Top Ten National Forests in the United States
The Gifford Pinchot National Forest sits at the very core of the Pacific Northwest's volcanic cauldron. No other forest exhibits such an intense concentration of craters, lava fields, volcanic caves, lava tubes, and pumice pits. The otherworldly landscape invites visitors to wander through a subterranean world that was abruptly brought to the surface, revealing the earth's geologic viscera. We at GORP like to think of ourselves as your guide to this inferno, sort of like Virgil guiding Dante through the nine circles of hell.
There are few places in the world where you can hike a landscape as beguiling as that of the Gifford Pinchot National Forest. The terrain will test your mettle, forcing you to scramble over bare rock in ancient lava flows. The forest's many moonscapes are surrounded by wilderness, boasting thick stands of mountain hemlock and old-growth Douglas fir.
The haunted and apocalyptic aftermath left by the 1980 eruption of Mount St. Helens reminds us that we cannot underestimate the potential of nature's fury. The blast killed 57 people, removing 1,300 feet of the volcano's top in a series of powerful explosions.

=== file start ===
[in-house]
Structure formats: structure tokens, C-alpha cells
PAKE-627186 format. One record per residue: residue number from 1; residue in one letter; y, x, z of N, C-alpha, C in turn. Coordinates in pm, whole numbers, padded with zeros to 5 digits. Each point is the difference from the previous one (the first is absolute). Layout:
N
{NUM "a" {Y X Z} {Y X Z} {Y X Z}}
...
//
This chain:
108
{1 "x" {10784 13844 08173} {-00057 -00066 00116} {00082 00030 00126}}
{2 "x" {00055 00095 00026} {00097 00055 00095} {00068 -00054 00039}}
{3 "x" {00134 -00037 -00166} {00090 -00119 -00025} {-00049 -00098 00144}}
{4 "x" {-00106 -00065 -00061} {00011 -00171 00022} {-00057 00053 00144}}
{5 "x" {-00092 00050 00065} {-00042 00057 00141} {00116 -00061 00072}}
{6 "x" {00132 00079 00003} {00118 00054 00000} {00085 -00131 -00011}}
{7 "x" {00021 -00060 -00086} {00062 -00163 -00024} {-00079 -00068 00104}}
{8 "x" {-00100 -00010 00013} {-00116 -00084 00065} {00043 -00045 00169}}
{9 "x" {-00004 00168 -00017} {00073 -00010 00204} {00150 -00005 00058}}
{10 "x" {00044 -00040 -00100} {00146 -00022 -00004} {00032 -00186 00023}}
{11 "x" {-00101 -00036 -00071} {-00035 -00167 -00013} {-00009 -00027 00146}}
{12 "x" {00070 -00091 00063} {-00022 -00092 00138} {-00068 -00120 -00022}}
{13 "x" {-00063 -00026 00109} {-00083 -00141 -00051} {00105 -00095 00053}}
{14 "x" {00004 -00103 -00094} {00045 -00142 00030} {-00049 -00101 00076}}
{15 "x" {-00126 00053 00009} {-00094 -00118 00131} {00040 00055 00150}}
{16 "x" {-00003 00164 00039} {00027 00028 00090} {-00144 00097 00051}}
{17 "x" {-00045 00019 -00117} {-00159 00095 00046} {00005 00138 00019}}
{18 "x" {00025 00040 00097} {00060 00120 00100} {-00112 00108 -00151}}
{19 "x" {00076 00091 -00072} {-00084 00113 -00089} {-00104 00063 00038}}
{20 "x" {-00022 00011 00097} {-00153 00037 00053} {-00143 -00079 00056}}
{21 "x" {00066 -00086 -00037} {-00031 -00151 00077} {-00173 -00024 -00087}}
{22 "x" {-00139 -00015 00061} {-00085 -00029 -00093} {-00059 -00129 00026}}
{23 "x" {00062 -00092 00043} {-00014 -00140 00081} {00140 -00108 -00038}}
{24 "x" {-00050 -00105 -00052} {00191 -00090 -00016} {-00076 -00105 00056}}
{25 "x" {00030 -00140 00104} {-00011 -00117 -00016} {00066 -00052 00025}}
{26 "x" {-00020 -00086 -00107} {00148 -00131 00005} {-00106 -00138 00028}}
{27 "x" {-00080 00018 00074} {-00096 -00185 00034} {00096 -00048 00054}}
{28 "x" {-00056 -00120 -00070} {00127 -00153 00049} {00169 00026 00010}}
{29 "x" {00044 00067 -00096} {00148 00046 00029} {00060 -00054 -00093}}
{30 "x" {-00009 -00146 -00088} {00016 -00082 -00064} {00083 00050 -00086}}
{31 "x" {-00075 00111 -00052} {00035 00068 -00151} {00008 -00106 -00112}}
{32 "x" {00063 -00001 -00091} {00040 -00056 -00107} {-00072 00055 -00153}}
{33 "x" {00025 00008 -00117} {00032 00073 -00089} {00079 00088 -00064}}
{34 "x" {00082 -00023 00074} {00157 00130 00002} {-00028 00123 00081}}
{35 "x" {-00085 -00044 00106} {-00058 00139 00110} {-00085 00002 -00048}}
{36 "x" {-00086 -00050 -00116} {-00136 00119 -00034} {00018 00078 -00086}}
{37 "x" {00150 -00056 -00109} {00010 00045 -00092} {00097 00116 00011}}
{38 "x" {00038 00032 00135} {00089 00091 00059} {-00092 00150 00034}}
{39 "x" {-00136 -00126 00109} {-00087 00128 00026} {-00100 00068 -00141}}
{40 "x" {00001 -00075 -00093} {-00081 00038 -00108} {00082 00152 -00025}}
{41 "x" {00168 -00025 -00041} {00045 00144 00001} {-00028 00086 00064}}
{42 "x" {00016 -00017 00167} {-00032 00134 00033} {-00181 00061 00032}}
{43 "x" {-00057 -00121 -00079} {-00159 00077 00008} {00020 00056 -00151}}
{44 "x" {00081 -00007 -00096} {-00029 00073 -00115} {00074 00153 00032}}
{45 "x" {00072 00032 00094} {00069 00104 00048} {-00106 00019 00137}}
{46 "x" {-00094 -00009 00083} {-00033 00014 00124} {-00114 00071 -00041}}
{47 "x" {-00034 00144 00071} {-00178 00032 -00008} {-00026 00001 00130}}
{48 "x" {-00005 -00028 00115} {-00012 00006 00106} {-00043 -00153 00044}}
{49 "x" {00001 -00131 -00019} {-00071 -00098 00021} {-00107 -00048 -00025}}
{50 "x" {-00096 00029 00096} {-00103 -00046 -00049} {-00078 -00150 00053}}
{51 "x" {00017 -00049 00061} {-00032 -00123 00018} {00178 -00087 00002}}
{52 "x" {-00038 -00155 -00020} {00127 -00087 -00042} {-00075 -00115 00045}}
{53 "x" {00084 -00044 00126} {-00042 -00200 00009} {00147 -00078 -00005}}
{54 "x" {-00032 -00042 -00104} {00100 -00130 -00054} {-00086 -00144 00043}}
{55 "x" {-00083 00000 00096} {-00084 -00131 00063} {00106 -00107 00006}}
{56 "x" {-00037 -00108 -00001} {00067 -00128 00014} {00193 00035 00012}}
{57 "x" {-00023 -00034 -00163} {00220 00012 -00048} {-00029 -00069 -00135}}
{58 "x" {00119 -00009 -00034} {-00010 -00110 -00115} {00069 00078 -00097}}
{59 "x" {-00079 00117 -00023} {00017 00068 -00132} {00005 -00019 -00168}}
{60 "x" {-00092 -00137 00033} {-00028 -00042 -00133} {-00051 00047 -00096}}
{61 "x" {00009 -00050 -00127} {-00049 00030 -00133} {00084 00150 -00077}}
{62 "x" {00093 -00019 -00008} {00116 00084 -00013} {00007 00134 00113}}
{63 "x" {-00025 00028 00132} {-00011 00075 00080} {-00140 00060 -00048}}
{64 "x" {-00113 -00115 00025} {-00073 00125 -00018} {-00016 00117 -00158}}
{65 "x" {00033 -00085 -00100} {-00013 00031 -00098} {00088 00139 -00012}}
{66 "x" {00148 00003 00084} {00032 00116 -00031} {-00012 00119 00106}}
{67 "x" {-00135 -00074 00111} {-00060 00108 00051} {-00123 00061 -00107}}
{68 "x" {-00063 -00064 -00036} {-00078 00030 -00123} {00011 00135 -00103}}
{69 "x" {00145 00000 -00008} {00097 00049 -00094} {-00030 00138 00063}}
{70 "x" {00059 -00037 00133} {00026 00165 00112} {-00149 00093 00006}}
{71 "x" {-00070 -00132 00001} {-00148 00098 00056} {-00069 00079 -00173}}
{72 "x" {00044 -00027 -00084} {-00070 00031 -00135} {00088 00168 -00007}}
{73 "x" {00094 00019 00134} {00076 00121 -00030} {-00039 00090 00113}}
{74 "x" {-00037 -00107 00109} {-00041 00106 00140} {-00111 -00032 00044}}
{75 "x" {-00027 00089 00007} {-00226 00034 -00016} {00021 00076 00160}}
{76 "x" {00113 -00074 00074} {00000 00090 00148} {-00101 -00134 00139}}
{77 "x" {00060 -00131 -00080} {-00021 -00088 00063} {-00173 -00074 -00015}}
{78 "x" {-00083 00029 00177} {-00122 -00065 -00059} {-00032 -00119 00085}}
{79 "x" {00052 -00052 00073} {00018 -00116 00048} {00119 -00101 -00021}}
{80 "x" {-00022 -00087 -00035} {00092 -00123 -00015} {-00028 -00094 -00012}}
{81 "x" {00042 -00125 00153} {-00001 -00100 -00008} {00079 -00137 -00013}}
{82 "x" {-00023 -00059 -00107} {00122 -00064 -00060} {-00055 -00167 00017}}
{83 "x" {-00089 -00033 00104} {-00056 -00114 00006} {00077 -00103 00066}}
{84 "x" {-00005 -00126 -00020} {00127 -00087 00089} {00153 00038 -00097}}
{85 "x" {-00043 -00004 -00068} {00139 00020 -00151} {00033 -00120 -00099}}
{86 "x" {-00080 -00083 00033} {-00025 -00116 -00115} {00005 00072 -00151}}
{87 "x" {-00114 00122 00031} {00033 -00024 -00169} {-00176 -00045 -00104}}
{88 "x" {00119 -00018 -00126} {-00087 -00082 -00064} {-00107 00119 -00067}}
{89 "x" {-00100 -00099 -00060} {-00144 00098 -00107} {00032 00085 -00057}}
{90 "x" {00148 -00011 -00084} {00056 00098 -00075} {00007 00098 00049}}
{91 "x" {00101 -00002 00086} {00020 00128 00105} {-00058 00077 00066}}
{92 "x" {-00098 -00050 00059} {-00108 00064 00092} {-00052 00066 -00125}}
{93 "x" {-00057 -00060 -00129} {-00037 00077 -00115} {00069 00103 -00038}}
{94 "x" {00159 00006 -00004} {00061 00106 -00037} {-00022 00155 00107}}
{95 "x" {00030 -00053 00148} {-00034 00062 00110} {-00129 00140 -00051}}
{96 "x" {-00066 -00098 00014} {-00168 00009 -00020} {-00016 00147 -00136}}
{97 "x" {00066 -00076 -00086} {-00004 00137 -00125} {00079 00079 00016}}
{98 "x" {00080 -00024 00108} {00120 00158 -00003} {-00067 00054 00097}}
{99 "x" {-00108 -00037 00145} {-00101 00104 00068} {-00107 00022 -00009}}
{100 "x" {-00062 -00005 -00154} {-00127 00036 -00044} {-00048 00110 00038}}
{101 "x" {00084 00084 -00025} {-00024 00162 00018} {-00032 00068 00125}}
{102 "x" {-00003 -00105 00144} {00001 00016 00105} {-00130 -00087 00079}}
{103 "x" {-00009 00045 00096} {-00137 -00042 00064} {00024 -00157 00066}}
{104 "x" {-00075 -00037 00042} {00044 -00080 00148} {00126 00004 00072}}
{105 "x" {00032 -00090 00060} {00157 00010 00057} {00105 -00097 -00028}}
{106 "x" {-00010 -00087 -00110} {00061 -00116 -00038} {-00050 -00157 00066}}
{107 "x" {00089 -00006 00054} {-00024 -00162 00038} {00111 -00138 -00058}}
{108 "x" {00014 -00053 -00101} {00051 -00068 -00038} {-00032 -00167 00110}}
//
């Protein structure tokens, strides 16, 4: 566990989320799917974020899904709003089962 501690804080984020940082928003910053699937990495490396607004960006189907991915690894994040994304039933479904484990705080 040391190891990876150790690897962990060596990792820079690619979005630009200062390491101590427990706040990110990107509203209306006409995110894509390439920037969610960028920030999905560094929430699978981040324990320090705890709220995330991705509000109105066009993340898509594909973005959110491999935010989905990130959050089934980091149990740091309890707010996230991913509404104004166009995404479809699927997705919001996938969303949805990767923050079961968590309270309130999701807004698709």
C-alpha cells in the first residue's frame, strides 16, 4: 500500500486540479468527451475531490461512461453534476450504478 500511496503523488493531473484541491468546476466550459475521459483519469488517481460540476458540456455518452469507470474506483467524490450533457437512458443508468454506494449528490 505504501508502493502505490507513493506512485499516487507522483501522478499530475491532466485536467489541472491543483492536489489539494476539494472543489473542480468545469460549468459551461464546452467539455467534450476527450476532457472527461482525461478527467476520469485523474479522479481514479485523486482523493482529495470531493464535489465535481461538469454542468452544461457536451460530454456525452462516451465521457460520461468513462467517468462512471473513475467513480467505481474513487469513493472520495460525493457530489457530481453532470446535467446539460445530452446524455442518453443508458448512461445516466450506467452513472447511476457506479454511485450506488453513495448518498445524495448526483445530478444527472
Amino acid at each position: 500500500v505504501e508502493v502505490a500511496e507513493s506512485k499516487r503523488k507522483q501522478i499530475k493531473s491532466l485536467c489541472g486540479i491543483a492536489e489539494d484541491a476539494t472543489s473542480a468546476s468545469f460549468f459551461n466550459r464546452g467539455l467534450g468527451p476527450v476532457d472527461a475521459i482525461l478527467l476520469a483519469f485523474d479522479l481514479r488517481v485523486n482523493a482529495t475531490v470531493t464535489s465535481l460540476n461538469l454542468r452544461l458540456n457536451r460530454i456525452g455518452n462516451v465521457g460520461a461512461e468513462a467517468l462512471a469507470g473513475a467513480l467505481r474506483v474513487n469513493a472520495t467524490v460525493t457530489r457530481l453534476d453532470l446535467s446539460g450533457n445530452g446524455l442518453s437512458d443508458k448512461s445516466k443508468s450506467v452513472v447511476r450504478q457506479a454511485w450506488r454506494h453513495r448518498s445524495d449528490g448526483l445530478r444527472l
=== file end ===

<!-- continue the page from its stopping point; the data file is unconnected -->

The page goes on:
Just the Facts
Size: 1,312,000 acres
Height of Mount Adams: 12,276 feet
Miles of Trail: 1,100
Features: The 2.5-mile Blue Lake Trail meanders past an awesome 250-foot rock wall of columnar basalt. Explore Ape Cave; at 12,810 feet it is the longest lava tube in the continental United States. Cross-country skiers must try the seven-mile Natural Bridges Loop, which traverses several natural bridges and leads to a collapsed lava tube. We urge mountain bikers to pedal like hell if they encounter Bigfoot on the Sasquatch Trail.
Details mentioned in this article were accurate at the time of publication
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